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Friday, June 27, 2003
Takuma's final defense for massacre: insanity
OSAKA -- In an emotional, six-hour closing argument that ended with quotations from the Greek tragedy "Antigone," lawyers for Mamoru Takuma, who has admitted to massacring eight elementary school students in 2001, said he is not guilty by reason of insanity.
But their hopes that he might be spared the death penalty when the ruling is handed down Aug. 28 were all but dashed following a final statement by Takuma himself.
"I have no concerns about dying," said the 39-year-old Takuma, reading from a series of handwritten notes that contained no apology or regret for his actions. "If it had been a kindergarten, I could have killed more children."
Prosecutors have demanded the death penalty for Takuma, who has admitted to murdering the children during a stabbing spree at Osaka Kyoiku University Ikeda Elementary School in June 2001.
Thirteen other students and two teachers were also injured.
"His remarks mean he will be punished most severely," a clearly exhausted lead defense attorney Shigeki Totani later told a news conference.
About 90 percent of the closing argument centered on whether Takuma has sufficient mental competency to assume responsibility for his actions. Two psychiatric evaluations concluded he possesses the mental ability to take such responsibility.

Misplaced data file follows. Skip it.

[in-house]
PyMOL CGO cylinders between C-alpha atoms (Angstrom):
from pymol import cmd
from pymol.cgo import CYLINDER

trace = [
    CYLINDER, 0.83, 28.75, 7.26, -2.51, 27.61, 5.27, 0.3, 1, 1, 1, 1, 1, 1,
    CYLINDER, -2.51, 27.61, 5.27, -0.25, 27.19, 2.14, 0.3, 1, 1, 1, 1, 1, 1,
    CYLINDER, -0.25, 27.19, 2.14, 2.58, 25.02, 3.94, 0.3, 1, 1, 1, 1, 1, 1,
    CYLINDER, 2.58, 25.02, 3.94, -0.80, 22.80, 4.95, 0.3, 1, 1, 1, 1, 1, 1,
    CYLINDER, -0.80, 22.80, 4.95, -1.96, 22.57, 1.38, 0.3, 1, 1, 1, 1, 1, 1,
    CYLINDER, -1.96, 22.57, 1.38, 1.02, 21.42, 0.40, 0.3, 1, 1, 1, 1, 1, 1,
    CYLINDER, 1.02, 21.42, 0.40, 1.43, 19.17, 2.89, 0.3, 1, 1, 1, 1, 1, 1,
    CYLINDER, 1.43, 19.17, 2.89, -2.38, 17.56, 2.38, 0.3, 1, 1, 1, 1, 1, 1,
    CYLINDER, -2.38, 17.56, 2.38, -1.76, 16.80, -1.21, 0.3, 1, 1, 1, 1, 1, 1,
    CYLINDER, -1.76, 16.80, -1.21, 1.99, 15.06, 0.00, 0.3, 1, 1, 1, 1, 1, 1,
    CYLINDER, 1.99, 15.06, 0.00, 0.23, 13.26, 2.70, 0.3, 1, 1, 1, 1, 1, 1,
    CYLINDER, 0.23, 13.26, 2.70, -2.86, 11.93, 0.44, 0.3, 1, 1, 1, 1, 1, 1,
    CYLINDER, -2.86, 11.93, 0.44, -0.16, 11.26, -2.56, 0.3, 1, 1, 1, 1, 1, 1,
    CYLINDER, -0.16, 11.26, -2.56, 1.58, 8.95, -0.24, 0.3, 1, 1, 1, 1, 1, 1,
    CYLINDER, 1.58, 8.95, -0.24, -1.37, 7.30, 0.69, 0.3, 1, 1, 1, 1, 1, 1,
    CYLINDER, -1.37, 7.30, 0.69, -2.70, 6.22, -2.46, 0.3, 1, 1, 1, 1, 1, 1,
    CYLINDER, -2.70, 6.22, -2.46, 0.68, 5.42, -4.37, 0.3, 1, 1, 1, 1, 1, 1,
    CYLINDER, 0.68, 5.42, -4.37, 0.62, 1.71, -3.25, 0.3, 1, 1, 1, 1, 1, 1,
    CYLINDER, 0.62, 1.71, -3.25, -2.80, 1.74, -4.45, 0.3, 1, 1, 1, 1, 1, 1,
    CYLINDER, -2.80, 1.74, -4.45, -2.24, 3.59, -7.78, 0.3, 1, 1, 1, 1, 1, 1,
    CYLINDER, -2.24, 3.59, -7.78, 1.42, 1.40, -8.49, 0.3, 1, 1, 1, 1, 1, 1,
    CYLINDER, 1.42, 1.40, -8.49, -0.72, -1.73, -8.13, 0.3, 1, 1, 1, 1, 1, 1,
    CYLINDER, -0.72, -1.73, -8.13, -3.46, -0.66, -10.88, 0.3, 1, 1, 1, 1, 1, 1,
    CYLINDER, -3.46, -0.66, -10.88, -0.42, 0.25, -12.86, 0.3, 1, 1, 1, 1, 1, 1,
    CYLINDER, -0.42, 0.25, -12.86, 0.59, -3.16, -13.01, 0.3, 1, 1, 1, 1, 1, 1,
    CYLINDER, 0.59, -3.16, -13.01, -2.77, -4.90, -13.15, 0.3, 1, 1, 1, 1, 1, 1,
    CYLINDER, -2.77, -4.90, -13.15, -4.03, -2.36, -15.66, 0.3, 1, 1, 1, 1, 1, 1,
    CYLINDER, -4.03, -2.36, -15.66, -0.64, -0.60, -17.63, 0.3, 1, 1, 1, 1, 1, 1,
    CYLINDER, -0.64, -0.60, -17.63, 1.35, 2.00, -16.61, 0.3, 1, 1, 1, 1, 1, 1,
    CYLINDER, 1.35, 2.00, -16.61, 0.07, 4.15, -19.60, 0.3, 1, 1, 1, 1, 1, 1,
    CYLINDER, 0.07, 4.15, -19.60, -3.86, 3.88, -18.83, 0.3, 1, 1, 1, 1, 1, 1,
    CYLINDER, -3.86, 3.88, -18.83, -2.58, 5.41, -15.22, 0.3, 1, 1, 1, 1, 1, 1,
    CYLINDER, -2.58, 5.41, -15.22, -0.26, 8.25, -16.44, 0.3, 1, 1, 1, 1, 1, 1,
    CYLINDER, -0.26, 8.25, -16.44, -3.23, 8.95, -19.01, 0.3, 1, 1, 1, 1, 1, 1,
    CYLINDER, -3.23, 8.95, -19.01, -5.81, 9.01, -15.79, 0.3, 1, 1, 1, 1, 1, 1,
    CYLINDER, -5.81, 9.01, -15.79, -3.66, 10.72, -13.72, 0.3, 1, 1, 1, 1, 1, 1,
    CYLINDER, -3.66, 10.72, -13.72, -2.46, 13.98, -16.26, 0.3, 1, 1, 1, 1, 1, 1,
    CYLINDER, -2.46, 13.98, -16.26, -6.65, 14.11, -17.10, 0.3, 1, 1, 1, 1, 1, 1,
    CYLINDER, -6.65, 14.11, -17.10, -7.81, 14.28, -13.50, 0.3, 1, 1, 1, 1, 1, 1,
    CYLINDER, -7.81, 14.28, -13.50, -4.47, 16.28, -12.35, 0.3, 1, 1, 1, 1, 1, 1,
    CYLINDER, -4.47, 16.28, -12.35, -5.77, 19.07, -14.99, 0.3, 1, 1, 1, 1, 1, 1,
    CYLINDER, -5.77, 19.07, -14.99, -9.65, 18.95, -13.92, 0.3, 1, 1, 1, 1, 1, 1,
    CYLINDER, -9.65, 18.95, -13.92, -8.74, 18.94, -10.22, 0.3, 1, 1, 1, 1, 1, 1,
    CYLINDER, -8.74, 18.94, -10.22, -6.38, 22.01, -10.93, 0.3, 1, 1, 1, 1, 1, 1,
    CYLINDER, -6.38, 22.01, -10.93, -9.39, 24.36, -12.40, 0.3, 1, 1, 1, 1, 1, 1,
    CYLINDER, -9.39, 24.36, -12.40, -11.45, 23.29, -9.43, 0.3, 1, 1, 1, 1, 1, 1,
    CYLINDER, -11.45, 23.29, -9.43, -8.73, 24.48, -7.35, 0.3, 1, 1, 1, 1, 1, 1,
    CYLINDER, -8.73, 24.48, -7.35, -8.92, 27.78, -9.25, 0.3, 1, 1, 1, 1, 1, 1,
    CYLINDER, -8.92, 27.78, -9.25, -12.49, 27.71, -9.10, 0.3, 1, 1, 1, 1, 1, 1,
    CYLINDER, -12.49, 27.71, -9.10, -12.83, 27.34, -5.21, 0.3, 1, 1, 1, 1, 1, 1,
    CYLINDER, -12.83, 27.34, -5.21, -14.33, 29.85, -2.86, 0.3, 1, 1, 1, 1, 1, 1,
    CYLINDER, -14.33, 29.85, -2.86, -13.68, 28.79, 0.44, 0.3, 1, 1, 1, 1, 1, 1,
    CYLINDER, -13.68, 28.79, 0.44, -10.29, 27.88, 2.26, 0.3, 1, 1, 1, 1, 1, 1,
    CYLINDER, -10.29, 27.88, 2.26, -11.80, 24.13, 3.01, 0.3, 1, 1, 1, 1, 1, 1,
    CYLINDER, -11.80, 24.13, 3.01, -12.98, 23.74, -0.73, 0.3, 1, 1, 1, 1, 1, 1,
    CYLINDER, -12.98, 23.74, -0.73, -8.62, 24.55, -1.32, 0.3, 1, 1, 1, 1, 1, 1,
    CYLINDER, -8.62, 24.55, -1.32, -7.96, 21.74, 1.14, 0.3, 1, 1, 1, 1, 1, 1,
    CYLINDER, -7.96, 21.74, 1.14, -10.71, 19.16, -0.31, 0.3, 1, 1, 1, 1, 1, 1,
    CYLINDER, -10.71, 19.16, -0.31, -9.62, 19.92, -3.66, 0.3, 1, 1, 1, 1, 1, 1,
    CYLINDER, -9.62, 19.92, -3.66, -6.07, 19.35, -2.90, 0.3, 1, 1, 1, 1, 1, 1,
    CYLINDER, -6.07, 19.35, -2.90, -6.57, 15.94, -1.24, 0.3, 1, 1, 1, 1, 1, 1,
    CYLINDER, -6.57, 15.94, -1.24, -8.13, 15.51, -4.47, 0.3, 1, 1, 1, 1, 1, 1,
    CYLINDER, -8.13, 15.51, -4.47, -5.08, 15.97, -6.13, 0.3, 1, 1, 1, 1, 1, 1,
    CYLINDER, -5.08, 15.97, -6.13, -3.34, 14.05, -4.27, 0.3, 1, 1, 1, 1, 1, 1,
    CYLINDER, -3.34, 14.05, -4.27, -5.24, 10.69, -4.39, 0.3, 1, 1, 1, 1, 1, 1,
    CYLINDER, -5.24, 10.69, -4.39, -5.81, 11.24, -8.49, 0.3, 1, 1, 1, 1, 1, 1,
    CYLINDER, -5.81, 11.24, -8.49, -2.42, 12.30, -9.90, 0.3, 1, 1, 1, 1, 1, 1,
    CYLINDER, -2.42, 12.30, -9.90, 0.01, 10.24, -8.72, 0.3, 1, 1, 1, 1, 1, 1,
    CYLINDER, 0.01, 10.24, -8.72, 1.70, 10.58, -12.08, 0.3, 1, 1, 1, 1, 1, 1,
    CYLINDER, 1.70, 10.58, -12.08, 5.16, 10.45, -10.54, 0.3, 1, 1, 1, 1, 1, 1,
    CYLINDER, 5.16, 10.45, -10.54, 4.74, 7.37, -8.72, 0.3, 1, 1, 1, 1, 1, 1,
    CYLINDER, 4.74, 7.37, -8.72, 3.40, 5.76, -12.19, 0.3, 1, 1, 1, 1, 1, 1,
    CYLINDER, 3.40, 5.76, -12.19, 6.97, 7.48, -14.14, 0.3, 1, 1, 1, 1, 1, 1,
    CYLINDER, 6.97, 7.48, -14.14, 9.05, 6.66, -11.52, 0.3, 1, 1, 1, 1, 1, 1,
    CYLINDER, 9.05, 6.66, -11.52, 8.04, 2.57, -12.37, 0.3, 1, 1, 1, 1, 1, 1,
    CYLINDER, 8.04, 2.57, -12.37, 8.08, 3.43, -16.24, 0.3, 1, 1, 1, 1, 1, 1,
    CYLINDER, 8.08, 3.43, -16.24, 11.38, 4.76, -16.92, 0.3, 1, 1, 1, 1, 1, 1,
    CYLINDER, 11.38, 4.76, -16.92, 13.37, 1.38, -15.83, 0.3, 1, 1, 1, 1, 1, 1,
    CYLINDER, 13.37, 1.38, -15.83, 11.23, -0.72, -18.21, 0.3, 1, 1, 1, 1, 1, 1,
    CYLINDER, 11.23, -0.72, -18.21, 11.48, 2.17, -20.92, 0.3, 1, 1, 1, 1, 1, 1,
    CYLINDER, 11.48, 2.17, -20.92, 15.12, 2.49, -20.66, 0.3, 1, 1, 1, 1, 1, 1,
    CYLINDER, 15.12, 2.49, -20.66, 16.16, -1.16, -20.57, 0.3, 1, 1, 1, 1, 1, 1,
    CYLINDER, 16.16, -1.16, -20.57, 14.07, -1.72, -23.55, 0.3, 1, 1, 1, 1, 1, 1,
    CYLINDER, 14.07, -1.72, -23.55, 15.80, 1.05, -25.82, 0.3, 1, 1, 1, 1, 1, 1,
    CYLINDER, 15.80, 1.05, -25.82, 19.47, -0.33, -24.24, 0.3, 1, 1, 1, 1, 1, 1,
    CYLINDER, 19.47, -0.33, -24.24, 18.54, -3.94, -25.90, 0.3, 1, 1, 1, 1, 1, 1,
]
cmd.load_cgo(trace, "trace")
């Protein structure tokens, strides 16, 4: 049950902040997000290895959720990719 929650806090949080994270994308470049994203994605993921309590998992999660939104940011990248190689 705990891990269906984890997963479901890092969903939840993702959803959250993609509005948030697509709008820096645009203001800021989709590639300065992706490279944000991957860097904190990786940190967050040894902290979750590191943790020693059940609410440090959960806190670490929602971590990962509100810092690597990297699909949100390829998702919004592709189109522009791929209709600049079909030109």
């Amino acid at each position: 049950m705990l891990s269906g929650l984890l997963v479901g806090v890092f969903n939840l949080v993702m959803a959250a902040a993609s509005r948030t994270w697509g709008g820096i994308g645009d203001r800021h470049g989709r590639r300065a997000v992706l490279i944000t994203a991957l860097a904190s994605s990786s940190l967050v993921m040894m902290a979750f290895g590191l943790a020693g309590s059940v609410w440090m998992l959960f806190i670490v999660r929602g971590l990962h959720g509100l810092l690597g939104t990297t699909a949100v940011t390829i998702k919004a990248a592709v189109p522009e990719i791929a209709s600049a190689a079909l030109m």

The defense began their closing argument by retracing Takuma's troubled childhood, reminding the court that relatives and others who knew him when he was a child had previously testified that he showed signs of a personality disorder from the age of 2.
Addressing the prosecution's claims that Takuma was cognizant of his crimes and could therefore take legal responsibility for them, his lawyers argued that he is easily frustrated, cannot maintain long-term relationships, has a tendency to blame others and cannot distinguish between good and evil.
They concluded that Takuma's mind has deteriorated to the point where he cannot be held legally responsible for the slayings.
The defense team acknowledged there are many people who want Takuma put to death.
They urged the court to not bend to public pressure, ending with a quote from "Antigone" in which the heroine proclaims it is "not my nature to join in hating, but in loving."
The defense asked the court to rule with the same compassion Antigone shows her foes.
But the families of the slain children expressed confidence that Takuma would receive the death penalty.
In a joint statement released by a group of the parents, they declared the death penalty was appropriate, even though it wouldn't be enough to ease their grief.